Many insurers are taking the first bite with new core systems; replacing old commercial systems or even older home-grown systems. But will new core systems have an immediate effect on how they engage with policyholders? It may seem far-fetched, but I would argue that making changes first in the policyholder engagement process is more critical to an insurer`s future than updating core systems.
If insurers are going to consider changing almost every aspect of the operation and process in some way, what better place to start than at the beginning of the process—the initial engagement with the prospective customer? And that leads us back to what always has been and always will be a necessity of doing business—forms and documents. They may come in different formats than the traditional paper-based forms of the past, but at their heart they are still forms and documents. What needs consideration is how to bridge the gap between the current form/document environment and how it affects the new challenges of policyholder engagement.
A common concern expressed at recent conferences, in ‘expert` reports and on insurance industry websites is the question, “How do we effectively interact with Millennials?”
Millennials don`t do things the way their parents and grandparents have done in the past. They don`t live or view the world the same way, and they certainly don`t shop for and purchase things (including insurance) the same way.
We want to engage with Millennials in ways they find acceptable while maintaining the channels we have open to Boomers and Generation Xers. Rather than building silos for each generation, we need to revisit the initial engagement process, which means revisiting forms and documents, as old school and mundane as that sounds.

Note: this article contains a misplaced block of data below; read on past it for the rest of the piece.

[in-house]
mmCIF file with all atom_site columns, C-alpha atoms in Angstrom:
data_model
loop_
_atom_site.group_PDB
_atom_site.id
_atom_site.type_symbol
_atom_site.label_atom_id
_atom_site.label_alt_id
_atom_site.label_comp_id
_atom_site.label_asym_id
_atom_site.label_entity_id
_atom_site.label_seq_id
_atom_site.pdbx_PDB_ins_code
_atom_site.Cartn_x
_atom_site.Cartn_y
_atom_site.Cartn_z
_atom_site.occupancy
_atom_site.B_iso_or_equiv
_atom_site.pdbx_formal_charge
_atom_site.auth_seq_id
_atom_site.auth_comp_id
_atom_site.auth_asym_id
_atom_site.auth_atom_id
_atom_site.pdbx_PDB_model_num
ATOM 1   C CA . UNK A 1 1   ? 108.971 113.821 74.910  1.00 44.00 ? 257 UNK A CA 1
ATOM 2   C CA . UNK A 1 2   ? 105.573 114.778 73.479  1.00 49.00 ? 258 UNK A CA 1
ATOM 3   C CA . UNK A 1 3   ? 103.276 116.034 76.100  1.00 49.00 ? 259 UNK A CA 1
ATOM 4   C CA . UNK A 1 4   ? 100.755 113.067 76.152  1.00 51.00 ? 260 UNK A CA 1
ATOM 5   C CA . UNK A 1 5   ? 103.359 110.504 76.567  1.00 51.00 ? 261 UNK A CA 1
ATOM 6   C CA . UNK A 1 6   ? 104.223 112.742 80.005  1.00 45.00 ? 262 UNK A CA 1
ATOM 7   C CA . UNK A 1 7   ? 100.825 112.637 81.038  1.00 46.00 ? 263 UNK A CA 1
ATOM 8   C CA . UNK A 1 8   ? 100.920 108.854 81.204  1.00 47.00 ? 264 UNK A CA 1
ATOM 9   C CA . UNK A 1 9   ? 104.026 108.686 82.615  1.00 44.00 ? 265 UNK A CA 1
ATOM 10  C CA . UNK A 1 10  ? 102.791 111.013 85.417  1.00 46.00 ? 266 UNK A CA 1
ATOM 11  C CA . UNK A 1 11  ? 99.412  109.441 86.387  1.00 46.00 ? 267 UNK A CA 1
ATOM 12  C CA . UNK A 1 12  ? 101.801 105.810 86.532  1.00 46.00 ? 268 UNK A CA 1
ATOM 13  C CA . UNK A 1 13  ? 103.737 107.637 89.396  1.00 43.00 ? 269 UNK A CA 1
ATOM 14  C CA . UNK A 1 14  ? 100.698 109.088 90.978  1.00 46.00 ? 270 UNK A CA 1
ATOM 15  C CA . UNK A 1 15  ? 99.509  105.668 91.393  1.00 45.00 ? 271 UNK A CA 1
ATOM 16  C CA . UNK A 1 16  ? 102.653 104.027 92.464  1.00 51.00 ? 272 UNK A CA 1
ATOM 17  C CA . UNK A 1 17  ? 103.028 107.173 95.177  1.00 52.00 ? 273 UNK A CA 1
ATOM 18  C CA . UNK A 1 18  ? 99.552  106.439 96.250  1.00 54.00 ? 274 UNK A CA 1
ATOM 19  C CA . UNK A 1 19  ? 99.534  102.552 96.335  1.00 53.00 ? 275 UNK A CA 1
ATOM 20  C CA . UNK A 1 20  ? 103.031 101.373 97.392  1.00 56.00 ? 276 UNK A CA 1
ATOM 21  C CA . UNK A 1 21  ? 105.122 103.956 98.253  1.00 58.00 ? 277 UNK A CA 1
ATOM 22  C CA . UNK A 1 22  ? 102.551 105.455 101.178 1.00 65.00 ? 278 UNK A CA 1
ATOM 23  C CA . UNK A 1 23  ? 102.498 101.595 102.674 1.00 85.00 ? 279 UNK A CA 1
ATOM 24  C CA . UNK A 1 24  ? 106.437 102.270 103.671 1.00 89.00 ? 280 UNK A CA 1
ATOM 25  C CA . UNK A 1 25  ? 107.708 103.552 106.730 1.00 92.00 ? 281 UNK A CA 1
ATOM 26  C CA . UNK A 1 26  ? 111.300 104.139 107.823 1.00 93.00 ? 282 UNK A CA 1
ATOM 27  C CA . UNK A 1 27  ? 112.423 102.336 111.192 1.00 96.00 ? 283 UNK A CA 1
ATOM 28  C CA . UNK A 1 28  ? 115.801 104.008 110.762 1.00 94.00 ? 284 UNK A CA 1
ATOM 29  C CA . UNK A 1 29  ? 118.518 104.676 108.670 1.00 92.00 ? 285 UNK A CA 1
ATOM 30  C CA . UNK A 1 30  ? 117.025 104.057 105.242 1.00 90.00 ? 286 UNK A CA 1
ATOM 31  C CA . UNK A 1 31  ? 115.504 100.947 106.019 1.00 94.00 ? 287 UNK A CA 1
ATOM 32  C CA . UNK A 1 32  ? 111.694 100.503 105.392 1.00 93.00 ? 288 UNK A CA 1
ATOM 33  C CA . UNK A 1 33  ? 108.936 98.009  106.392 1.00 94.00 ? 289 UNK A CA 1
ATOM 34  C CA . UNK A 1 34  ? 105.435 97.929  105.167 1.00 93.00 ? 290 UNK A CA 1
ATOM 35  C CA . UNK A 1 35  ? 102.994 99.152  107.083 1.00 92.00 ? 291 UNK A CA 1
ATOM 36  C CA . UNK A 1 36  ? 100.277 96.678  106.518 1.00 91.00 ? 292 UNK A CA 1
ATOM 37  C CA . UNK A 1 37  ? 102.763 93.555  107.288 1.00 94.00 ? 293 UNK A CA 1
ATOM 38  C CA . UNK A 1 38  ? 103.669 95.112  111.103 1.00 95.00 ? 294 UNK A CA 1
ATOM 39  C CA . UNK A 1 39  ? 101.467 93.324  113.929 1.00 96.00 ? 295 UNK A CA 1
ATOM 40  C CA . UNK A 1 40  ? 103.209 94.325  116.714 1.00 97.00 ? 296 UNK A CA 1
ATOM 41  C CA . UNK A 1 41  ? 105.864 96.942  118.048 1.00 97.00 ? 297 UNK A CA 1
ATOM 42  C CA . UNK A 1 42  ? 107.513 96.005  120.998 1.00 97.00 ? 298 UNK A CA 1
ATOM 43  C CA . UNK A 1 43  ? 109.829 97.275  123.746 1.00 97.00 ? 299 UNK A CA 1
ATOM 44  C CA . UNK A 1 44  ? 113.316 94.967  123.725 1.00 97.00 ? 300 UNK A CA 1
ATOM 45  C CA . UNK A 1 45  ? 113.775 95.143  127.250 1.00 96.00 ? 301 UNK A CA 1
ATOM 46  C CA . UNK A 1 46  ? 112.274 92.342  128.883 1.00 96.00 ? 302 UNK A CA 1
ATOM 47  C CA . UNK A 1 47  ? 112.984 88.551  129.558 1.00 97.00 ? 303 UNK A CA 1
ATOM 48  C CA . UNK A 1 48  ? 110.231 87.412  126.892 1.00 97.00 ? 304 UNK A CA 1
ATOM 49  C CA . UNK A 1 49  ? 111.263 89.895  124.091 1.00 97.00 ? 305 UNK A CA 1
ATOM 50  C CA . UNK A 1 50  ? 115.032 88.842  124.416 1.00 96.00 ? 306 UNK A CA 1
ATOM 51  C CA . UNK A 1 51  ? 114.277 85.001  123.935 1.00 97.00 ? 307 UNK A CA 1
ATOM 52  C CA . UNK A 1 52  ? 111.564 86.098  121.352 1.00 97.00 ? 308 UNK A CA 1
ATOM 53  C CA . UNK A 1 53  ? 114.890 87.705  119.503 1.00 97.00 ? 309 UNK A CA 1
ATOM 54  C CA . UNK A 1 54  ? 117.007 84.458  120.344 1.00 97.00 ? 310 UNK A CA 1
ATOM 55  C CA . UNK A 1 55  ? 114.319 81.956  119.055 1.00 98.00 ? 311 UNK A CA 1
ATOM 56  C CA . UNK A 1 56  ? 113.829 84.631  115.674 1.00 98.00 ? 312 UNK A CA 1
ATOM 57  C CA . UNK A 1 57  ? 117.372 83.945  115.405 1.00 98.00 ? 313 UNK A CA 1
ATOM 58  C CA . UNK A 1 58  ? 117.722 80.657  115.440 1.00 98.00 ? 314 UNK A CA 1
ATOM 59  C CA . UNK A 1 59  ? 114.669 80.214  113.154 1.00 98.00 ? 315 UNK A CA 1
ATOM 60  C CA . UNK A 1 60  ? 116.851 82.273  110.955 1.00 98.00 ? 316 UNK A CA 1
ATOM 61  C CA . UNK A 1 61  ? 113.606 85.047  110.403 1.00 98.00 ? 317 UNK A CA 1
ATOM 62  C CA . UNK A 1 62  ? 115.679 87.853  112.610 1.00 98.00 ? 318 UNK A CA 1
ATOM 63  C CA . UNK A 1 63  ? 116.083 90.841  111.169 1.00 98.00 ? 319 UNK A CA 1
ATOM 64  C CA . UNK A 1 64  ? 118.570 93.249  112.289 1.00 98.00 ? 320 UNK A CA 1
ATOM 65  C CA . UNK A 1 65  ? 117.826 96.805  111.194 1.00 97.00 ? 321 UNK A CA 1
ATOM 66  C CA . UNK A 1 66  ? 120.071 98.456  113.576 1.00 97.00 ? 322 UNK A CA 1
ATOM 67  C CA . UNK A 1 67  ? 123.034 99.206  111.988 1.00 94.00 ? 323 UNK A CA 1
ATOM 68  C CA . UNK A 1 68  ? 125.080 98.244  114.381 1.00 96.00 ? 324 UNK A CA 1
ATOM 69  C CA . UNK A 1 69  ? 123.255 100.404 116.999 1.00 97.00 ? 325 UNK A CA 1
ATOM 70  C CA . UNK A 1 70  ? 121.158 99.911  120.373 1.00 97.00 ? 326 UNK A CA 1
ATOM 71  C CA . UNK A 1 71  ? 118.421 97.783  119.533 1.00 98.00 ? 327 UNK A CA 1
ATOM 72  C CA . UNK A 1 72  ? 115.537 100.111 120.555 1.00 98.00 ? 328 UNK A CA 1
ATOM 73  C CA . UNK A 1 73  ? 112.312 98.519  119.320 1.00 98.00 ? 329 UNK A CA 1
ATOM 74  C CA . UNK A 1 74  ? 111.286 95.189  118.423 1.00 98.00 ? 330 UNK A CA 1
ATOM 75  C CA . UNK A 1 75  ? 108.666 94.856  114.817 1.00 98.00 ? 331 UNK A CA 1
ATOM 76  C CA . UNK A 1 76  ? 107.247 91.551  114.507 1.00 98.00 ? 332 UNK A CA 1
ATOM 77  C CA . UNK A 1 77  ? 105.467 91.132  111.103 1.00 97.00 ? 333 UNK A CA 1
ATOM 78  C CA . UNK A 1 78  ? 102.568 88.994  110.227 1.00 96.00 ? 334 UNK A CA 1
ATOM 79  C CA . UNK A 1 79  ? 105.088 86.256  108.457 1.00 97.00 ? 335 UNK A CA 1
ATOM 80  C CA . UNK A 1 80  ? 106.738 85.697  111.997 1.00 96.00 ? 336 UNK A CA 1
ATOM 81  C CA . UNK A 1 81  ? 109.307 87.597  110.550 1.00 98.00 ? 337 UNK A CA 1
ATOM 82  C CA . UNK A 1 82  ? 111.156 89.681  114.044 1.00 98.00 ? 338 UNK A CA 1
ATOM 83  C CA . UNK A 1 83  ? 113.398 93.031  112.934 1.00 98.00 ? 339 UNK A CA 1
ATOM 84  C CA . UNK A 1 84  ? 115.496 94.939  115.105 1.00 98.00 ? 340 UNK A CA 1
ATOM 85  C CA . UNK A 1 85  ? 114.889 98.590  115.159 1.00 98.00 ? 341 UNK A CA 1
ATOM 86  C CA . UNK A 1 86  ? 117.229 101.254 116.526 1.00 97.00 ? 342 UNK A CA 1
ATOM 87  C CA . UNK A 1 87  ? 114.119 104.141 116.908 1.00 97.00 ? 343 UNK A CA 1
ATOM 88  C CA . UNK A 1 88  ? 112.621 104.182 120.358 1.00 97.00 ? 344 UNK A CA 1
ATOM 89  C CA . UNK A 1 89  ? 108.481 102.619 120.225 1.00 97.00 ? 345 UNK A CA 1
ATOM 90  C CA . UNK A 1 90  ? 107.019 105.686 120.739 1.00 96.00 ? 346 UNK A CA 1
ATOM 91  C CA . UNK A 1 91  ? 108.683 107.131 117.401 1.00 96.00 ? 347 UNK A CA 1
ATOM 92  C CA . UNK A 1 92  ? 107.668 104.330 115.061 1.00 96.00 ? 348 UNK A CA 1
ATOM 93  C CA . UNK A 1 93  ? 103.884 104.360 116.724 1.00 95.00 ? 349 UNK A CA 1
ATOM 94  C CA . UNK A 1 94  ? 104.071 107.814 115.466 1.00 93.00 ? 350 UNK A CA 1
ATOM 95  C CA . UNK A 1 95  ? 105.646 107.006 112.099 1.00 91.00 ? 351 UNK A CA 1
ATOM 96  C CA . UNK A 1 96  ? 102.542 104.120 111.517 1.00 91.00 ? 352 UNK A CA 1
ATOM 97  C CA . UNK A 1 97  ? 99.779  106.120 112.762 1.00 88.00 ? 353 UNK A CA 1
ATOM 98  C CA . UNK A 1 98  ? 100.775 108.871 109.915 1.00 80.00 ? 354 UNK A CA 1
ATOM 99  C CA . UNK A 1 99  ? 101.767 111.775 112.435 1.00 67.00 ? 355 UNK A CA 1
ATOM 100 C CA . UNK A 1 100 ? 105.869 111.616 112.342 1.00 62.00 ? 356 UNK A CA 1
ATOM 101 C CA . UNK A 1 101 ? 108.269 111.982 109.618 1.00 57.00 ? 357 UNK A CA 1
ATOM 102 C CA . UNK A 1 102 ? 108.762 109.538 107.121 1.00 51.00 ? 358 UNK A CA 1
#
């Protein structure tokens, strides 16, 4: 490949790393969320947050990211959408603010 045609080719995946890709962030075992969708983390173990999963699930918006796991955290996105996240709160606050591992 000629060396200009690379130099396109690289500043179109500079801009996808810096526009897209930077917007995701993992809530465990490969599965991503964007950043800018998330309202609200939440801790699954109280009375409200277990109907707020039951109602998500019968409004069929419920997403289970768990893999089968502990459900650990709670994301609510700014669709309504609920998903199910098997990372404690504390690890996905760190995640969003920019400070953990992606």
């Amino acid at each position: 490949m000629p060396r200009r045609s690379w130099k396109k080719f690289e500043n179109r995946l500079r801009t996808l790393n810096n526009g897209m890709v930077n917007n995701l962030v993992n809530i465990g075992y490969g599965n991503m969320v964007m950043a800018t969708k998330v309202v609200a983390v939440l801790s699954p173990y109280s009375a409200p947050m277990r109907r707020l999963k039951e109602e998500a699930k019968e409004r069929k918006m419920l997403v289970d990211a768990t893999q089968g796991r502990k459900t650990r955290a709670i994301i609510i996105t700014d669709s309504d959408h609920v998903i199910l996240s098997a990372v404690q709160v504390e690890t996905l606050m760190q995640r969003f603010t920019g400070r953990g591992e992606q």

Yes, I`m suggesting going back to the basics by asking insurers to make managing forms and documents a priority—including template design, data, content and delivery options (print, web, mobile, etc.). The 2016 way of saying it may be to create the ideal customer experience, but in reality we`re still talking about the design, use, maintenance, delivery, and tracking of forms and documents, as well as the information they contain.
To some degree making the management of forms and documents a priority is going to take a leap of faith, a lot of internal selling, and the courage to take on the old corporate culture. I realize this is all easier said than done, but it may become necessary for an insurer to step outside their comfort zone to survive in the new market. Decisions will need to be made just because they make business sense, even though presenting a solid ROI case may not be possible. Sometimes, investment in quality, simplicity, speed and flexibility will trump the traditional measurements of cost savings or revenue generation.
Insurers have two choices: Take the leap of faith and implement change earlier than competitors to establish competitive advantage or; wait until the pain is so great that they are forced to do something. The best one can hope for when choosing the latter, is adopting change is better late than never in order to just survive.